Khalid Zaheer
“I am convinced about the veracity of my opinions, but I do consider it likely that they may turn out to be incorrect. Likewise, I am convinced about the incorrectness of the views different from mine, but I do concede the possibility that they may turn out to be correct.” — Imam Shafa’i

Response to comments regarding status of hadith in understanding Quran

Bismillah, Assalamolekum.

There are multiple sources as dicussed by earlier (main stream)scholars (1) Tafseer ul Quran bil’Quran, (2) Lugha’tul Arab and (3) Sunnah of Rasool S.A.W.

I do not deny the need of first two sources yet the Sunnah is utmost necessary & unavoidable as it guards the true meaning of ‘wahee’. The only difference occurs when some start interpreting the both - Quran and Sunnah - by his own. This is indeed very important to note that the moment we ignore understanding of companions (Sahaba R.A.) we are most likely to go astray.

History kept the accounts of those who chose this path, some intentially and some by mistake. It normally happens when one is keen to infer out of the either texts what he likes the way to be, just by lodging criticism on accepting ‘human opinion’ in the “Deen”. One must not forget to distinct the opinion (Rai) from the understanding (Fehm-e-Sahaba R.A). Indeed, the Fehm-e-Sahaba R.A is the knowledge gained from Rasool S.A.W.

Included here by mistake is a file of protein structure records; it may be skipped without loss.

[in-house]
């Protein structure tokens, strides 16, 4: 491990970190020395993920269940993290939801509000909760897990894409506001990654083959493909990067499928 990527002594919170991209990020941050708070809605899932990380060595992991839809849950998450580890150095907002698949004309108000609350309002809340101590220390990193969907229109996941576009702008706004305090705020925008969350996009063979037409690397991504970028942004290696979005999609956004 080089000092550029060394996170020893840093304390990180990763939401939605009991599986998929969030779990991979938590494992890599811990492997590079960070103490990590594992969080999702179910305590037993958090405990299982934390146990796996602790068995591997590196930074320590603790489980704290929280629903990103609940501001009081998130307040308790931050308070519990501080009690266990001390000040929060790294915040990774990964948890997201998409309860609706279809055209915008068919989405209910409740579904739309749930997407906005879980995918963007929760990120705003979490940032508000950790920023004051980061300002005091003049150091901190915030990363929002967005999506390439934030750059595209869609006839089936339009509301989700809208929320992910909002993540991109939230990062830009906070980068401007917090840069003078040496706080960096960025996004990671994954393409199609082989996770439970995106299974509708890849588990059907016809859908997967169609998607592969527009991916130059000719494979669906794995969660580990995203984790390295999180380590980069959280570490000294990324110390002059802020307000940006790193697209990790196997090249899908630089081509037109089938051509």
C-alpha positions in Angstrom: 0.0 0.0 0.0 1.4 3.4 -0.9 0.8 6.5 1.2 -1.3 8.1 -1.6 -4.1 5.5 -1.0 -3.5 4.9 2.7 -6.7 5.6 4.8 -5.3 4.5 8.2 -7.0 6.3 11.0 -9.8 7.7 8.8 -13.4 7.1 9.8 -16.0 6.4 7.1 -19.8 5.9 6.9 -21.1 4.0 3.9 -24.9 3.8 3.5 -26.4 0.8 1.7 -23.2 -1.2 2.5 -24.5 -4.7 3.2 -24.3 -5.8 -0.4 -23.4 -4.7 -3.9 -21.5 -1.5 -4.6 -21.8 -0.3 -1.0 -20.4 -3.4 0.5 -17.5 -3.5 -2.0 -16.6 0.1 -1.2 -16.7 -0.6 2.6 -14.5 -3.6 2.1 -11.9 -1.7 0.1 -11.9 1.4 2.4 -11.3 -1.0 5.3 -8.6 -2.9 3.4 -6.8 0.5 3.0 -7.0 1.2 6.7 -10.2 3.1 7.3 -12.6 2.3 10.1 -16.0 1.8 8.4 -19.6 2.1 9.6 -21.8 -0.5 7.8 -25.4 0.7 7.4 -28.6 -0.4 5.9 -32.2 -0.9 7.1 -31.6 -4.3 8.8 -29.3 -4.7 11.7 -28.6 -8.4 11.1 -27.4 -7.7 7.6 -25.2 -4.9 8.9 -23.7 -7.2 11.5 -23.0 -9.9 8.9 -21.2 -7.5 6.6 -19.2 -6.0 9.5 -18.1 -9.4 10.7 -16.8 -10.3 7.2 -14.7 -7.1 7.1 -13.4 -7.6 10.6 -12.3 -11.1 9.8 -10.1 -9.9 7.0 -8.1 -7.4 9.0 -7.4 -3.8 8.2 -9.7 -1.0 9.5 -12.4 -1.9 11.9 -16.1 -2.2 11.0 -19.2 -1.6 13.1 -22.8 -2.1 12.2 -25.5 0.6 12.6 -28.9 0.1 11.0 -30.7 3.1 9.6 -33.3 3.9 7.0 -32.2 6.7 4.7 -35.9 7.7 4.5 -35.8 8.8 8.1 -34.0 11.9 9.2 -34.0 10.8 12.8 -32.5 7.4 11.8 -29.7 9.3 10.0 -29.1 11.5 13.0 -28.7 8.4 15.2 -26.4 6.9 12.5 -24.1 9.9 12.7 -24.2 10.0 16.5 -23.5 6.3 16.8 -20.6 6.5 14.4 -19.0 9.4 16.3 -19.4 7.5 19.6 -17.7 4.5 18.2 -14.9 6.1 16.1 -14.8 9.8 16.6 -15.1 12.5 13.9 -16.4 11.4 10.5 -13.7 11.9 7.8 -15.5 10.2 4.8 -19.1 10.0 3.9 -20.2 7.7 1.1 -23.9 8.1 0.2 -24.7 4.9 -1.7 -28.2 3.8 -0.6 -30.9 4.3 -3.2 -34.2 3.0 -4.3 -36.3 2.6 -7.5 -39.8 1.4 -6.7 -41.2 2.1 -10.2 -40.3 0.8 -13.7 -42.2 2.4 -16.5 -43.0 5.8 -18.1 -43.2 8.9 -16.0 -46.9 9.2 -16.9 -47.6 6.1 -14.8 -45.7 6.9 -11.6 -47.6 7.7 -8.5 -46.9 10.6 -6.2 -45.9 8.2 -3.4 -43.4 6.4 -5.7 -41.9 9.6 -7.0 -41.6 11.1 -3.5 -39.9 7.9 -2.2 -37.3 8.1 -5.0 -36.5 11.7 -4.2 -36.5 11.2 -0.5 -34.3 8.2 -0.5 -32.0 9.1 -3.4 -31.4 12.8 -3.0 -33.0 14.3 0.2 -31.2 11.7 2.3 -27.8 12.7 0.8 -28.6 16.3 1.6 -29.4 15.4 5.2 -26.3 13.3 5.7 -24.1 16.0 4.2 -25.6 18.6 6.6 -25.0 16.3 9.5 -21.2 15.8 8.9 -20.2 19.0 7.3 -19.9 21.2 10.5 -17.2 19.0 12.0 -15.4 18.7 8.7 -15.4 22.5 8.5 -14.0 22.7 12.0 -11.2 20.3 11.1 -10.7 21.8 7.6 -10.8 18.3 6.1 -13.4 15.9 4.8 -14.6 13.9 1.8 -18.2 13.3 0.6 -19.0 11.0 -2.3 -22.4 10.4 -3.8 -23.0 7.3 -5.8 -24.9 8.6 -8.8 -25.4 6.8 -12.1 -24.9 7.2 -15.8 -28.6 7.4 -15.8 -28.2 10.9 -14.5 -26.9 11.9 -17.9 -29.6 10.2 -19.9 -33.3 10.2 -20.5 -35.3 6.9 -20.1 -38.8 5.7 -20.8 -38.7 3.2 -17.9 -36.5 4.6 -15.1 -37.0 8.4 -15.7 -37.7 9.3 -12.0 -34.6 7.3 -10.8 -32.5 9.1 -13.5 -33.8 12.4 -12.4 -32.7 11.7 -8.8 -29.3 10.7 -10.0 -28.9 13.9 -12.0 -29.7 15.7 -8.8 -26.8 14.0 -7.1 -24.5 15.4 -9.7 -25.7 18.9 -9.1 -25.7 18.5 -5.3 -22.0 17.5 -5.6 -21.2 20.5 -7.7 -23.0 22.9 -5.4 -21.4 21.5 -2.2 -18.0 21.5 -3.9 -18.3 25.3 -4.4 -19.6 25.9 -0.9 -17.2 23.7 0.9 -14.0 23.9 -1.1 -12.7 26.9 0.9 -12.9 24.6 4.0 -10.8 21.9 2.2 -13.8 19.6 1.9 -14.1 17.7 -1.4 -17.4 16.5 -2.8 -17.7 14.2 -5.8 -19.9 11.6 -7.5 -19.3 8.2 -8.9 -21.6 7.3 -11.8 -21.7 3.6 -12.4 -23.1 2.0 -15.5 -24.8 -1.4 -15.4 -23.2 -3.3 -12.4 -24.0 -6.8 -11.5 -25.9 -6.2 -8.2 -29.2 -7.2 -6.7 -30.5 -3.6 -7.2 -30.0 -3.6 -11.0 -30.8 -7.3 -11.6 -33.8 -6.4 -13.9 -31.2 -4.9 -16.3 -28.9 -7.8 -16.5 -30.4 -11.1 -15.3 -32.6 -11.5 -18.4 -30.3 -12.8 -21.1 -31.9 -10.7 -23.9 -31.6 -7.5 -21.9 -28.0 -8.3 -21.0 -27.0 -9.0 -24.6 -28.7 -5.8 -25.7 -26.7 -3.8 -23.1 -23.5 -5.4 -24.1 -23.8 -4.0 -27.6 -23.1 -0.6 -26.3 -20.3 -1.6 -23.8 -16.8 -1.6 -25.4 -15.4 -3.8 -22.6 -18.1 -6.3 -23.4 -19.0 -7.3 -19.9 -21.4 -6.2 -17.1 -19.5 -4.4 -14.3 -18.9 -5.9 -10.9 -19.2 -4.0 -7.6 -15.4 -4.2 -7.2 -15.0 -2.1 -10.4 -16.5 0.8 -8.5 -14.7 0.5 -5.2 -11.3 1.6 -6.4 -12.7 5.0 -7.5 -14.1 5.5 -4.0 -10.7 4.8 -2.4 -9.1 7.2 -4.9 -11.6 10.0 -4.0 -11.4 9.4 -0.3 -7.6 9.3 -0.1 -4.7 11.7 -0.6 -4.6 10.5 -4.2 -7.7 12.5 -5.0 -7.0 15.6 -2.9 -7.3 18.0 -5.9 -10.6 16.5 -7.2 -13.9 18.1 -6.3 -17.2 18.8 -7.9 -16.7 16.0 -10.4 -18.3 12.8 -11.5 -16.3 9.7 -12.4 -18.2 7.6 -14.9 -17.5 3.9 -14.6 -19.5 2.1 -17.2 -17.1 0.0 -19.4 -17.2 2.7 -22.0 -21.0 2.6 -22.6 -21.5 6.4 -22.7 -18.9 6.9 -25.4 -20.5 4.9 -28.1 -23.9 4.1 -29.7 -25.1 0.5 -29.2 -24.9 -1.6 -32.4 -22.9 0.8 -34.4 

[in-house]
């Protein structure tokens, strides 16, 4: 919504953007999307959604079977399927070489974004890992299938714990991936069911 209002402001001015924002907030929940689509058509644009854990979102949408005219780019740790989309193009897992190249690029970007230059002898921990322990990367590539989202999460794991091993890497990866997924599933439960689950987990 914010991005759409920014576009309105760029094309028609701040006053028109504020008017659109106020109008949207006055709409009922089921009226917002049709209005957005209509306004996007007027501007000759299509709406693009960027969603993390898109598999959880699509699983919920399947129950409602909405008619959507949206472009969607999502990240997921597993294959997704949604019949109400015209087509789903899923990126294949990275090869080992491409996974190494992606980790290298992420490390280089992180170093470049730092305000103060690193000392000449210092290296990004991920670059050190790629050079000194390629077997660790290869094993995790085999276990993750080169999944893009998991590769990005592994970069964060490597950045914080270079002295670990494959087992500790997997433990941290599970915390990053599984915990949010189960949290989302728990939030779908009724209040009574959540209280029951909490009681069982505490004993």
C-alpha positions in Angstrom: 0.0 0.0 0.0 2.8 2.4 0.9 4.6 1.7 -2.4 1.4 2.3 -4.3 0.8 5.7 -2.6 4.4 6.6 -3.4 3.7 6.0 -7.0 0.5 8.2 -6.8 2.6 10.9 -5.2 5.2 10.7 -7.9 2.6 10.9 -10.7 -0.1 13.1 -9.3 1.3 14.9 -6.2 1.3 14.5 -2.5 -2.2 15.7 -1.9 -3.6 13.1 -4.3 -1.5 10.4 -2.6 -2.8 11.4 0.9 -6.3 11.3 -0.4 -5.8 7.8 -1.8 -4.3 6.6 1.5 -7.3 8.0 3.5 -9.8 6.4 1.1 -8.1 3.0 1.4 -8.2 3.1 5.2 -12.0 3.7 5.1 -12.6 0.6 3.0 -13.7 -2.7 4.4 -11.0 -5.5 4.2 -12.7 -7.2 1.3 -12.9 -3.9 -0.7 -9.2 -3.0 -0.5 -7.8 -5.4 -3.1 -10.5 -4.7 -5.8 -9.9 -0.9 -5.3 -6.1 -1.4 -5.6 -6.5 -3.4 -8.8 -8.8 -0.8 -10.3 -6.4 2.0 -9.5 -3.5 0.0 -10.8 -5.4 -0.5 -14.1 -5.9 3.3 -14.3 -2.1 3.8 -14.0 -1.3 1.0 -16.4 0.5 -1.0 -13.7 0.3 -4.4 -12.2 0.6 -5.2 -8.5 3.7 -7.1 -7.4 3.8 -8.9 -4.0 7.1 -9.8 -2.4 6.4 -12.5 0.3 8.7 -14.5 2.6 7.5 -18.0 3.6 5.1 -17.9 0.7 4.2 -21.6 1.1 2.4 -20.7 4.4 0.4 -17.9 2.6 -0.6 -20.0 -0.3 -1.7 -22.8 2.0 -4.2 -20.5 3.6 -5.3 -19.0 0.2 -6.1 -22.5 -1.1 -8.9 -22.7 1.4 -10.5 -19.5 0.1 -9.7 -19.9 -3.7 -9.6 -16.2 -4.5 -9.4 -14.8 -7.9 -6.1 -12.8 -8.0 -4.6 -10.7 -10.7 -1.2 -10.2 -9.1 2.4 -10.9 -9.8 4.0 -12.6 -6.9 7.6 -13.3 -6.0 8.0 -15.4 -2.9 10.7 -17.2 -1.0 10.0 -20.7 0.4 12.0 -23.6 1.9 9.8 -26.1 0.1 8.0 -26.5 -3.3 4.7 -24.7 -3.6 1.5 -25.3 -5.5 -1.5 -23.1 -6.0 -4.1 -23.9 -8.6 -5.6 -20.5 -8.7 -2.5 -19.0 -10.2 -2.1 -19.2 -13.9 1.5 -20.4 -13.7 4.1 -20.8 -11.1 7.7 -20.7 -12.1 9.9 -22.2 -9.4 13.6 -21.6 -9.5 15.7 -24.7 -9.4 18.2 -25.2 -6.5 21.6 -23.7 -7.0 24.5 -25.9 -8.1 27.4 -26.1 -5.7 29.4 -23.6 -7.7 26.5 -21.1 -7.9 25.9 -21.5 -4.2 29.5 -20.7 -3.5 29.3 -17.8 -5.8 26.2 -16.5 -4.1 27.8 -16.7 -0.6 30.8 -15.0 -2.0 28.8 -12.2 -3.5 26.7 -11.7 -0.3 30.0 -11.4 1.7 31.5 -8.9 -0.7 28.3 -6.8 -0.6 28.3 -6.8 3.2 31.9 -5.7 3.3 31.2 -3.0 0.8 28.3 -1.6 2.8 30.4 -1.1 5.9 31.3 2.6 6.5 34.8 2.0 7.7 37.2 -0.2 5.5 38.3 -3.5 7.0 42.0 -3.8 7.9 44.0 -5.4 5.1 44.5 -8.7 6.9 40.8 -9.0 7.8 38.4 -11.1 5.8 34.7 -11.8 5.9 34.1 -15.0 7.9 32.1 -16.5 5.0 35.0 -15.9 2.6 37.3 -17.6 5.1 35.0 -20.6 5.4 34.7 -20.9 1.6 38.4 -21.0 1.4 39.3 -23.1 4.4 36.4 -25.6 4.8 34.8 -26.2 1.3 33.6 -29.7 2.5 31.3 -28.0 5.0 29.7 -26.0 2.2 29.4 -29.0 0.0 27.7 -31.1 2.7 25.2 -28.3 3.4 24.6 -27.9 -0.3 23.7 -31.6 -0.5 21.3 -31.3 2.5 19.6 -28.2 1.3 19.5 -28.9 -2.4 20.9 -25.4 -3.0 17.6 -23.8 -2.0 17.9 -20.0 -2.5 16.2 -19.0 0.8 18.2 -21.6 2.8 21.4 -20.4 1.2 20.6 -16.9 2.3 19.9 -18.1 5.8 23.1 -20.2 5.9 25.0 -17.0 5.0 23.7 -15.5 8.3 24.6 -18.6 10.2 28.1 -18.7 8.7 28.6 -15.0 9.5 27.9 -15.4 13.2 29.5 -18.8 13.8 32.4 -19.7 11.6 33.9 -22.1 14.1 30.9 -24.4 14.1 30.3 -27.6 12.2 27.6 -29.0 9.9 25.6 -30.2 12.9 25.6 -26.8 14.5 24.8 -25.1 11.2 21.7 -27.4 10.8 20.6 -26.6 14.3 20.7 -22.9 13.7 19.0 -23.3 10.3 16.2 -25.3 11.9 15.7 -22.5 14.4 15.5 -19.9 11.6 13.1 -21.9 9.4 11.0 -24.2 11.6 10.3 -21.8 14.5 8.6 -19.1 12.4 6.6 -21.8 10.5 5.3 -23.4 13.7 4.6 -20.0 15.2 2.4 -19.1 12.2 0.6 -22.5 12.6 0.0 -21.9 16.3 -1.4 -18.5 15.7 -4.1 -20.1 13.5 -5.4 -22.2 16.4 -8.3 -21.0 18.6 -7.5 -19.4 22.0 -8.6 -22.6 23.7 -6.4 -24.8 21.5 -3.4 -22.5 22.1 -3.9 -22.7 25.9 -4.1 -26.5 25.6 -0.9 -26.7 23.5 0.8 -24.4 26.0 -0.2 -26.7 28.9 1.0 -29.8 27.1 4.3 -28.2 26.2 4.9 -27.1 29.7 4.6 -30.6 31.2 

Thanks for your message.

What you call the opinion of the salaf are the reports that the companions mentioned such and such thing about certain verses of the Qur’an. There can be two problems with such reports: They may not have been properly reported and even if they have been properly reported, they may not be the opinion of all the compnions and may not have come through to us as a piece of knowledge originating from the prophet. I agree that if the prophet, alaihissalaam, was to tell us directly that such and such verse means such and such and such thing we would have surrendered before that interpretation. However, that certainty is not available about any report. The most important source available to us therefore is to understand, and to keep doing it, the Qur’an and sunnah with an open mind. If you say that the interpretation of the salaf is binding, it would mean that while reading the Qur’an you will not even be questioning that interpretation. What it means is that while you read the book of God you will never make an attempt to ask the book of God what it is actually saying. What I am trying to put across is the fact that no opinion can override the Qur’an.

The curse of sectarianism arises when you make a certain interpretation binding. How can sectarianism be possible if the interpretation of the Qur’an is always open and the only attempt scholars are making is that they want to know what the book of God is saying. It is the rigid insistence on a certain religious understanding which makes sects and not an attitude of openness towards it.

[This is Dr. Khalid Zaheer's response to a blog comment.]

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